• Physical access: Many organisations use RFID cards to control facility access, but physical-access security should go further than that to protect safety systems. Lock-in, block-out devices should be used to prevent the unauthorised removal of cables and to close unused or unnecessary ports. Control cabinets should be locked to restrict walk-up and plug-in access to the industrial automation and control system devices. More advanced physical-access security also is emerging, such as IP video surveillance systems which can use analytics for facial recognition.
  • Network-integrated safety and security: CIP Safety™ and CIP Security™ are extensions to the common industrial protocol (CIP), which is the application-layer protocol for EtherNet/IP™. CIP Safety allows safety devices to coexist on the same EtherNet/IP network as standard devices and enables a safe shutdown during a denial-of-service attack. In addition, CIP Security incorporates data integrity and confidentiality into EtherNet/IP communications. As a result, devices which incorporate CIP Safety and CIP Security can help protect against data corruption and malicious attacks on safety systems.
  • Authentication and authorisation: Security software features can restrict wired and wireless access to the network infrastructure. For example, authentication and authorisation security are crucial elements in human-machine interface software and can limit safety-system access to authorised individuals. This can help protect against malicious and accidental internal threats. In addition, security personnel can define who can access the software, what specific actions they can perform and on which specific hardware, as well as where they can perform those actions.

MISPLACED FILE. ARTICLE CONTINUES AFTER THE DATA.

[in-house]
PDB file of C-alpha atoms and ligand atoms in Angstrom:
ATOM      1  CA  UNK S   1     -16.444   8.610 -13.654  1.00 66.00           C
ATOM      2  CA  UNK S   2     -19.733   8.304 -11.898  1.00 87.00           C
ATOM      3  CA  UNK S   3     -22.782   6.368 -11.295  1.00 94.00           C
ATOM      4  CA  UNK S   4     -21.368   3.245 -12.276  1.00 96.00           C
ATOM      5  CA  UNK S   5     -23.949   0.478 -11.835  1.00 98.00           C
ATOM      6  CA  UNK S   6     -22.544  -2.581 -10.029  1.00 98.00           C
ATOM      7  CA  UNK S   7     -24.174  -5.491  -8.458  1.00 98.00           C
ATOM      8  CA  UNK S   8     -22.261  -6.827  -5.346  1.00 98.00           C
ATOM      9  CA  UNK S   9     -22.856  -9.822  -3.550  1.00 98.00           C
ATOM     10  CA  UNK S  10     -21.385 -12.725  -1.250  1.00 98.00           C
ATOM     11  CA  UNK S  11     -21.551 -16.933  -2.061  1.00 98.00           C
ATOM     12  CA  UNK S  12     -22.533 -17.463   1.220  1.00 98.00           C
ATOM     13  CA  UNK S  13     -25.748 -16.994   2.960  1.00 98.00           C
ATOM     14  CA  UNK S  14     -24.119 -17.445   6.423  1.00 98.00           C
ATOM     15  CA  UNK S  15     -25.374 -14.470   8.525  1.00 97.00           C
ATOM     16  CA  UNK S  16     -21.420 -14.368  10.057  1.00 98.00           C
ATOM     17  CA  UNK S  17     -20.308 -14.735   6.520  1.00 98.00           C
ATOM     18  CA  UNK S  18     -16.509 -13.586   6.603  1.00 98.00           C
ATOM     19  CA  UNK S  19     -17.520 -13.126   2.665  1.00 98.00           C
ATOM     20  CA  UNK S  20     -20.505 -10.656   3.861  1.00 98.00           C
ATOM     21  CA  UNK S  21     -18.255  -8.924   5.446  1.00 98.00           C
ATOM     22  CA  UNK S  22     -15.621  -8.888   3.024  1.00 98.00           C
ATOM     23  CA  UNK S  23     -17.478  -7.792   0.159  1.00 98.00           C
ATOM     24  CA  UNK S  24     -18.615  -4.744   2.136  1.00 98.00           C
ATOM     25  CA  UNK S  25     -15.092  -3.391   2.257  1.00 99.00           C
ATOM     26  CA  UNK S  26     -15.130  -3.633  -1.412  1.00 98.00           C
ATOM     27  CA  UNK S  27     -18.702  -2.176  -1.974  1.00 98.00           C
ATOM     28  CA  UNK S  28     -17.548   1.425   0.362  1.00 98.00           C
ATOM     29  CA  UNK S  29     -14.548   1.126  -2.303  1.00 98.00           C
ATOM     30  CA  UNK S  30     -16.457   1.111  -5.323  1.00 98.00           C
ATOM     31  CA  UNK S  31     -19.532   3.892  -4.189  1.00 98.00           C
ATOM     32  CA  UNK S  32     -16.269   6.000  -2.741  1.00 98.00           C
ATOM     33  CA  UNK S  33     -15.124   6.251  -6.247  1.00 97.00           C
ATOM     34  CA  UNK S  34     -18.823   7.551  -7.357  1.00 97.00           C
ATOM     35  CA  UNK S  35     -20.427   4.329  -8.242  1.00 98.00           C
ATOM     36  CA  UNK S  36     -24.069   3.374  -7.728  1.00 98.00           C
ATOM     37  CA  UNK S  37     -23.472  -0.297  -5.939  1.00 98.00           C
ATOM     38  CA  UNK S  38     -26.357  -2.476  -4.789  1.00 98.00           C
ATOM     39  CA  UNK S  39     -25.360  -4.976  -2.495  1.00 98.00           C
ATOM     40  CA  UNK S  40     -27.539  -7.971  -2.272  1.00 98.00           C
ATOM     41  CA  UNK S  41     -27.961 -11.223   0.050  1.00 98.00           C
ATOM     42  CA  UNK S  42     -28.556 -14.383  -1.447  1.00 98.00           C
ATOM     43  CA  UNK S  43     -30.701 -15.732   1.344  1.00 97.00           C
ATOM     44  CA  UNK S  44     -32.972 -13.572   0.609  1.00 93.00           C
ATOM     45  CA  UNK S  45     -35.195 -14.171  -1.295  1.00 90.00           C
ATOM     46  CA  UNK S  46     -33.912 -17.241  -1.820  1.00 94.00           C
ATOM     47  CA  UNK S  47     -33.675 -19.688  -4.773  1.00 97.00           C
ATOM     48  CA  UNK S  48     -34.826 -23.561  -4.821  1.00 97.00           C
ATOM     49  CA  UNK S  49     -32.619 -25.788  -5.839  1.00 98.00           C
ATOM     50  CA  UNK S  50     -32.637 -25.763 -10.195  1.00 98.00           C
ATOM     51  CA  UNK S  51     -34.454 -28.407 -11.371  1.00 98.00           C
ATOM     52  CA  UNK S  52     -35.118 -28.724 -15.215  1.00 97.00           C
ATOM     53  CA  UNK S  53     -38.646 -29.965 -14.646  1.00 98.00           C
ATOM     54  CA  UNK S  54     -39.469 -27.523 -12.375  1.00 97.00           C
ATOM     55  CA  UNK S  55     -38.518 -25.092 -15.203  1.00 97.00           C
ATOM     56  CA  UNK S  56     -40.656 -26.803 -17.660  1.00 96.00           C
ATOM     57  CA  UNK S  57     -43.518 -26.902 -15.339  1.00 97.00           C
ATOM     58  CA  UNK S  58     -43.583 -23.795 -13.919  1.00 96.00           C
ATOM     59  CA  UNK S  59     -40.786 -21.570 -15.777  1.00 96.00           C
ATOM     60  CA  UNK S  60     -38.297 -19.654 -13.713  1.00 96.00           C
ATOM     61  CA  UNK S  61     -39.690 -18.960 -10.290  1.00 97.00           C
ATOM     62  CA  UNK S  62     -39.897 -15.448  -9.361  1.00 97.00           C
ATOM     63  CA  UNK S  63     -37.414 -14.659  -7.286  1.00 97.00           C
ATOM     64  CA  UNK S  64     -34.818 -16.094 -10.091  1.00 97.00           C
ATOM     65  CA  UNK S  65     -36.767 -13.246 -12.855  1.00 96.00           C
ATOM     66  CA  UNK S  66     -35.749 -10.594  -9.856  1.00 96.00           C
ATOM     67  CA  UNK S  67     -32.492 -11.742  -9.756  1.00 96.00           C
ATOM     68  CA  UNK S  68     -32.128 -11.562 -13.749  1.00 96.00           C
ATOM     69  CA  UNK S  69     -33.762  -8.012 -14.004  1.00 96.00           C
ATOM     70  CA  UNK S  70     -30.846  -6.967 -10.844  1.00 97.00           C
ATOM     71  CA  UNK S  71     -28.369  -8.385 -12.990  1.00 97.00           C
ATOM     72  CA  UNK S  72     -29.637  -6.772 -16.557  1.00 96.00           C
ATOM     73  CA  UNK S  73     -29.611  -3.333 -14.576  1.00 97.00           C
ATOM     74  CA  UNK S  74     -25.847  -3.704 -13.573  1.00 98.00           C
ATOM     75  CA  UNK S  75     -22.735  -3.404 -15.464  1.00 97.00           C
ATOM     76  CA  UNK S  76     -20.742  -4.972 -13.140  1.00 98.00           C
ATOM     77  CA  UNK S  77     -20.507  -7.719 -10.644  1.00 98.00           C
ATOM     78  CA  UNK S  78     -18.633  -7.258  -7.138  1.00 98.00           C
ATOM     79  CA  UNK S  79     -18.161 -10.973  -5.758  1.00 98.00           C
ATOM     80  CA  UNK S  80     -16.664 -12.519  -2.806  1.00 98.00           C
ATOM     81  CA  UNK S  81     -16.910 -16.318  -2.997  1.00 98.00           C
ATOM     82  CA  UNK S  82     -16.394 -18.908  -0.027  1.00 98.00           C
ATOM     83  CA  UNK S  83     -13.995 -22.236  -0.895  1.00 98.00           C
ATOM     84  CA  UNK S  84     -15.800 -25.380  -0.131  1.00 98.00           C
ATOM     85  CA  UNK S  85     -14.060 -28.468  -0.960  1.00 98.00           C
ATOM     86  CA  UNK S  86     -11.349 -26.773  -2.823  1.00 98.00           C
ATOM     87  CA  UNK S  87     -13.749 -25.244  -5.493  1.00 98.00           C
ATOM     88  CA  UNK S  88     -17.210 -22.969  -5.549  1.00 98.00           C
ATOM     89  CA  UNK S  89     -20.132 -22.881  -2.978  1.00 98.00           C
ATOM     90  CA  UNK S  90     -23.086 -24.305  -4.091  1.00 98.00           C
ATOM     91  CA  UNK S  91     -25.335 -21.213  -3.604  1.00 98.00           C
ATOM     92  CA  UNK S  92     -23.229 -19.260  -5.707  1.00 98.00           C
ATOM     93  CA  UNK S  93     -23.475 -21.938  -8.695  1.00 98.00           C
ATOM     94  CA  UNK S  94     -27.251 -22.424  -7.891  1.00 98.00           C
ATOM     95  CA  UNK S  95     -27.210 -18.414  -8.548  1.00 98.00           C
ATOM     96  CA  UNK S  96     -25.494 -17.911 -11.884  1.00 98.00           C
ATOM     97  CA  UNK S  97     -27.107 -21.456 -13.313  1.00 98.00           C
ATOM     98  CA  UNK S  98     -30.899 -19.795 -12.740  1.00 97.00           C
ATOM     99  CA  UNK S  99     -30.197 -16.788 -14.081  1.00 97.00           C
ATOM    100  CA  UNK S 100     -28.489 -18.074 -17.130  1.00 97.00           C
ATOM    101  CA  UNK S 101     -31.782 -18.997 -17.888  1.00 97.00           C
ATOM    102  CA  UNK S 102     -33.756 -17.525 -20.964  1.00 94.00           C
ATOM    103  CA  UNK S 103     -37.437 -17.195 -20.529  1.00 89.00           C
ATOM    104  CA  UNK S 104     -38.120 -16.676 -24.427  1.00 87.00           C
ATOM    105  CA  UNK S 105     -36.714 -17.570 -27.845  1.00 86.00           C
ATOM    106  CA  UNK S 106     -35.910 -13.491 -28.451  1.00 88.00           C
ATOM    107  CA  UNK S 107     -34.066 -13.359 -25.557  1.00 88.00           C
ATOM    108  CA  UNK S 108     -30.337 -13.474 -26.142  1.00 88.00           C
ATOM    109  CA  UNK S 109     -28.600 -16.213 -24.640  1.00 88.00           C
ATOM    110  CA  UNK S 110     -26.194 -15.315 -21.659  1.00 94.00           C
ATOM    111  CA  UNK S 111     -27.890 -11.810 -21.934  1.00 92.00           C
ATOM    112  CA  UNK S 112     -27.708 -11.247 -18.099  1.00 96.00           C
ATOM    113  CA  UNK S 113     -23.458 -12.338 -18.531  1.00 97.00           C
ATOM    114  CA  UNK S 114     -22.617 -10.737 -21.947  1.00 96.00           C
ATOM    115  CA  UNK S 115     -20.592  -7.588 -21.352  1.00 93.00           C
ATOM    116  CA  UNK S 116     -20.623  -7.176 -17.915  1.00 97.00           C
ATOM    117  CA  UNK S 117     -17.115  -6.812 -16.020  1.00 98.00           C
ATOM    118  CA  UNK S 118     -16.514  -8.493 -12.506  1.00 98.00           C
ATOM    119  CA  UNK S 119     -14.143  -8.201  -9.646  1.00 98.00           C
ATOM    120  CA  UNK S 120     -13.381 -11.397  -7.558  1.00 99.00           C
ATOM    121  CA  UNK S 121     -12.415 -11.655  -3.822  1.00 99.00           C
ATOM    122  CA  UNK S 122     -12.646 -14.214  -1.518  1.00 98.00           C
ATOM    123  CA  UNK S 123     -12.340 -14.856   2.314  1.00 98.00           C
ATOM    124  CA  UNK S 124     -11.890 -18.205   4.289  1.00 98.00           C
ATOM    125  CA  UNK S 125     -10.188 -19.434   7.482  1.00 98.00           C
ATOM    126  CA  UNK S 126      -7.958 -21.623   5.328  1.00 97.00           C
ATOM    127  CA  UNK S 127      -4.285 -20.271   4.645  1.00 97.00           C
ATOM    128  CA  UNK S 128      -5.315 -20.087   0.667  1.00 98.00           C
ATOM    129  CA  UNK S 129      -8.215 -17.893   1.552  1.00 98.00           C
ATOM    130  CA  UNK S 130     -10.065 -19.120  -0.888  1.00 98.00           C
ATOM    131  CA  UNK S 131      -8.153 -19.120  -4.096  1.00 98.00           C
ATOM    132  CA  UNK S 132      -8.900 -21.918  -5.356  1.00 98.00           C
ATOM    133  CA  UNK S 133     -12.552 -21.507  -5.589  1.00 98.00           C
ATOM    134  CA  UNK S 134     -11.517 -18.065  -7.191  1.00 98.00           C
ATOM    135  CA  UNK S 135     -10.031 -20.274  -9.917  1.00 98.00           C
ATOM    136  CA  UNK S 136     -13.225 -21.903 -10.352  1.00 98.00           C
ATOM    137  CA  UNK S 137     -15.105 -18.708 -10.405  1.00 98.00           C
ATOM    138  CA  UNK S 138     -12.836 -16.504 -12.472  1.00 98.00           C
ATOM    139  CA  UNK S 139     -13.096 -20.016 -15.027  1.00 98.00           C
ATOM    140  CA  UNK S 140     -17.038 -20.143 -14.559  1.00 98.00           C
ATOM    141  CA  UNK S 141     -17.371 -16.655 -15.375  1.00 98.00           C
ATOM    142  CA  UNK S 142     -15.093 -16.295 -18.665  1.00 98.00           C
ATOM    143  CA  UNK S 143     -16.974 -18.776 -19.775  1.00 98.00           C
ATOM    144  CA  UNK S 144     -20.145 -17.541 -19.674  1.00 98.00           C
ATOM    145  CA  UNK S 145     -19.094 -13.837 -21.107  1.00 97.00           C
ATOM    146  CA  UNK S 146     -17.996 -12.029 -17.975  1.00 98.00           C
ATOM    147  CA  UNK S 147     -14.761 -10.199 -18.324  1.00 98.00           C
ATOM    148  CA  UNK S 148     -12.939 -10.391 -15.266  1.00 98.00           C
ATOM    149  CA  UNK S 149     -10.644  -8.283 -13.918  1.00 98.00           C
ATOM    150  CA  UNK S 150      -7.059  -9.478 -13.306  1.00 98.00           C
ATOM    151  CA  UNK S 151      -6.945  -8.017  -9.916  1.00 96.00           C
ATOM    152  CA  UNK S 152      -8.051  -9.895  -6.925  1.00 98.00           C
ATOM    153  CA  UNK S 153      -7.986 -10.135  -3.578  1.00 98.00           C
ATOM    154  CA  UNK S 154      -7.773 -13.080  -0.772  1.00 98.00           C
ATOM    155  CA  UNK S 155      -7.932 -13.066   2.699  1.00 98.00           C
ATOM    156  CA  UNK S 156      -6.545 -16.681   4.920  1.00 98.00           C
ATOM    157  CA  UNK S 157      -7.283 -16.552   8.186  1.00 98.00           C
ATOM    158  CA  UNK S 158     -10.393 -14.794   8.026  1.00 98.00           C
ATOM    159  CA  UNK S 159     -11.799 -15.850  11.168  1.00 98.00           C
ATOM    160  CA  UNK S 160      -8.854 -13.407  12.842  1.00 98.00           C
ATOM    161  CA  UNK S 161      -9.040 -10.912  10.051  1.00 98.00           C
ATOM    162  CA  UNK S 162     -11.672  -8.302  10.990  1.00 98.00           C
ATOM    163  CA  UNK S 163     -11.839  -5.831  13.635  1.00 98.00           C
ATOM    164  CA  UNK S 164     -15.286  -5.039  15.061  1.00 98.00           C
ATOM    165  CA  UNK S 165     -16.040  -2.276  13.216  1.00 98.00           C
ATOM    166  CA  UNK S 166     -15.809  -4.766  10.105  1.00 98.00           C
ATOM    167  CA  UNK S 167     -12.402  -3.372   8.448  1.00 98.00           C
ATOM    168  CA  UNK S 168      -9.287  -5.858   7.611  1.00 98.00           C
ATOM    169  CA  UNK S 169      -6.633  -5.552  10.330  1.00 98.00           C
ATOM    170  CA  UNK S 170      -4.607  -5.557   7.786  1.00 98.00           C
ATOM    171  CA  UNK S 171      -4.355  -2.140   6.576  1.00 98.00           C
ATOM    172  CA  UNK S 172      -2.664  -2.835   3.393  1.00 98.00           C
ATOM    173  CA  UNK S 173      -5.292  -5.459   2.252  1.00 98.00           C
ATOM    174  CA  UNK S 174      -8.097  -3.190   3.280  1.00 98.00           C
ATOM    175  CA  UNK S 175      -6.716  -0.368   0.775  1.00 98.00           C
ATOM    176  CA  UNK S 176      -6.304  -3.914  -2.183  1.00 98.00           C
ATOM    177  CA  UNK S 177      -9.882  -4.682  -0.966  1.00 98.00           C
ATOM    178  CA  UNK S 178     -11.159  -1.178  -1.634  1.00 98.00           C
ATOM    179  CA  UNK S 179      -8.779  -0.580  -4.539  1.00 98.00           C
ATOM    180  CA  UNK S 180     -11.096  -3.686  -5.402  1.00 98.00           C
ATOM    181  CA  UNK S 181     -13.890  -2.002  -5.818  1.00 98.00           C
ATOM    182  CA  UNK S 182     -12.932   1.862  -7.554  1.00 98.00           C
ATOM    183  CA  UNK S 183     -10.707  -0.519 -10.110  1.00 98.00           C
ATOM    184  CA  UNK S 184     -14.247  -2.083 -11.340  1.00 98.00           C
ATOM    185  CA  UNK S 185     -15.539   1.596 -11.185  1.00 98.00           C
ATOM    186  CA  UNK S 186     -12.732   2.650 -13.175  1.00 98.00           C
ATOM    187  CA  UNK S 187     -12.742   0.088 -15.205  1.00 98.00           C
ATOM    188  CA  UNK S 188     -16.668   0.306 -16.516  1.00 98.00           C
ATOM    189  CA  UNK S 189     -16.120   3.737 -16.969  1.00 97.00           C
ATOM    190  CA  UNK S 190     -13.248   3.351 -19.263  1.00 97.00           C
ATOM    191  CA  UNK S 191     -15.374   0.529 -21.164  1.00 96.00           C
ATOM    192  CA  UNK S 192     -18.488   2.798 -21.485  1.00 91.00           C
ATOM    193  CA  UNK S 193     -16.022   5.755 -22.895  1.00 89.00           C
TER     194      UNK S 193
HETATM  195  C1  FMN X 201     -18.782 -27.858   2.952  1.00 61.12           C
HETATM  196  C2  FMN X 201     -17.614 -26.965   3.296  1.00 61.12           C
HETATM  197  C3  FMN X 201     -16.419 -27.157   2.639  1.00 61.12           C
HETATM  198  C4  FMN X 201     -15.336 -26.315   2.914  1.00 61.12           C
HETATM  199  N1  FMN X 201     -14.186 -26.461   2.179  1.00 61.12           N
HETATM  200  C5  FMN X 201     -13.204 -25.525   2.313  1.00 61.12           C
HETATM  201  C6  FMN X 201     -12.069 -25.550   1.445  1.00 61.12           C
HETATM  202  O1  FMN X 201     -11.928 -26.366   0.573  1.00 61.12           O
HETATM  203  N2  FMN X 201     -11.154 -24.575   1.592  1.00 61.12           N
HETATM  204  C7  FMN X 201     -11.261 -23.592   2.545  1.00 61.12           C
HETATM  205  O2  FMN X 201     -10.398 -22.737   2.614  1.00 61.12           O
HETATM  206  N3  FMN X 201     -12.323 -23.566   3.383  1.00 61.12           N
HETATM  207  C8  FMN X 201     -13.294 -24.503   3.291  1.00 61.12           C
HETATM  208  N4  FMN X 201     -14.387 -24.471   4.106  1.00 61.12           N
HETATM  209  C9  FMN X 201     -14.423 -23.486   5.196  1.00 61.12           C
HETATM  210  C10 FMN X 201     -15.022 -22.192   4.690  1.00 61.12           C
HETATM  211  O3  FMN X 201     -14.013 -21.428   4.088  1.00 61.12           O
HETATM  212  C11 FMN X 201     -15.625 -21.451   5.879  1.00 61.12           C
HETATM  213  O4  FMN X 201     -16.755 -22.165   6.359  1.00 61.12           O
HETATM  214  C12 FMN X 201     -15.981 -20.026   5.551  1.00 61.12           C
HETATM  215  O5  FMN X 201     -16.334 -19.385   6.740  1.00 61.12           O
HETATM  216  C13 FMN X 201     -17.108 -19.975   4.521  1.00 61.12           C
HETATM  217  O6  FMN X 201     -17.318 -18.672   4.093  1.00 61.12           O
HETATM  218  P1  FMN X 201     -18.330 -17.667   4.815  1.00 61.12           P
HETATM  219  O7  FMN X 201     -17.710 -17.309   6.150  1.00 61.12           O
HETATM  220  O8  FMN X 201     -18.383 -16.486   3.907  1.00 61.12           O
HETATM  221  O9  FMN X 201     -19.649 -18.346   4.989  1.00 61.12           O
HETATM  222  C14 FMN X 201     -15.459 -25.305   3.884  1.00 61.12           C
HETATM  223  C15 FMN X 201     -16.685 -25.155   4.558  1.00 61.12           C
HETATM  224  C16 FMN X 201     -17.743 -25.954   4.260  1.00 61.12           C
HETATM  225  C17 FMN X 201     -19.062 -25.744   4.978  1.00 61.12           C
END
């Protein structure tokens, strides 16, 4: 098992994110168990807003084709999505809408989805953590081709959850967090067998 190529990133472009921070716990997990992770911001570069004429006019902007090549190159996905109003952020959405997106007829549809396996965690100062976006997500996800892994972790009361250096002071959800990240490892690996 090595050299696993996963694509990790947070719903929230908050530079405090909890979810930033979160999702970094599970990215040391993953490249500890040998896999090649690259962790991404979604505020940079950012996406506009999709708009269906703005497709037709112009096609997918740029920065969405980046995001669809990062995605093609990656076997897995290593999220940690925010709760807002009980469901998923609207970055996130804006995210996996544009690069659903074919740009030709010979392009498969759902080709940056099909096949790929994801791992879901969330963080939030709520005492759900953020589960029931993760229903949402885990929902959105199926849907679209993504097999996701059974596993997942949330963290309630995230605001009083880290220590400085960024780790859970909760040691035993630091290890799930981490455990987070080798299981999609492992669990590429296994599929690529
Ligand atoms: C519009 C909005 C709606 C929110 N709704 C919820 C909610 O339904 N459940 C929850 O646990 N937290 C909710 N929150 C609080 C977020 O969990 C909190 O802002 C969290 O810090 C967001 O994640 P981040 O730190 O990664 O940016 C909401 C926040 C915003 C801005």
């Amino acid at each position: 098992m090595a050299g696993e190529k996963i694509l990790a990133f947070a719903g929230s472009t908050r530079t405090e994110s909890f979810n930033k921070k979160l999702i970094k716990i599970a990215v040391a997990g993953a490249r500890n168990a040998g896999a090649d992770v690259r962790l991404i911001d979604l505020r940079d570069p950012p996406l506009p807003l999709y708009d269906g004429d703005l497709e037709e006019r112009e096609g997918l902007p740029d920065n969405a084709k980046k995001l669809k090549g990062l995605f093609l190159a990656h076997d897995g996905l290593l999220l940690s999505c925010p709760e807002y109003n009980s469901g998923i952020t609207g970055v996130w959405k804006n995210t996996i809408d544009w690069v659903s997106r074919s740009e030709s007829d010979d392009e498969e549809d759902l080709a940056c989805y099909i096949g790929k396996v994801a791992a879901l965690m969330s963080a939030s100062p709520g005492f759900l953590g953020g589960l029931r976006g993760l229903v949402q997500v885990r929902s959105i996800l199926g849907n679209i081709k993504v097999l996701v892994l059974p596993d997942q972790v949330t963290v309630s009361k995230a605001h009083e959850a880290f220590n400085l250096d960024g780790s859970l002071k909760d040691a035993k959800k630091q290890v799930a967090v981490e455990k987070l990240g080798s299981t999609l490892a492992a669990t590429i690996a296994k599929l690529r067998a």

• Asset and change management: Asset-management software can automate the discovery of new assets and centrally track and manage configuration changes across an entire facility, including within safety systems. It can detect real-time malicious changes, log those activities and report them to key personnel. If unwanted changes are made, the software can access archived copies of a device program for fast recovery.
  • Vulnerability management: Processes and procedures should be developed to help make sure fast action is taken after safety and security advisories are released. This includes having processes in place to review advisories and determine their potential impact immediately. It also includes implementing patch management procedures for affected products.

NHP solutions — safety through security

The security landscape is ever-changing, so you need a partner whom you can trust and is transparent in approach to help you manage the constantly evolving risk. NHP’s industrial security portfolio and services will help you assess, implement and maintain ICS security within operations and enable transformational technologies that rely on enterprise connectivity.

Please call your local NHP Account Representative to discuss our security and safety solutions.

Australia: 1300 647 647

New Zealand: 0800 647 647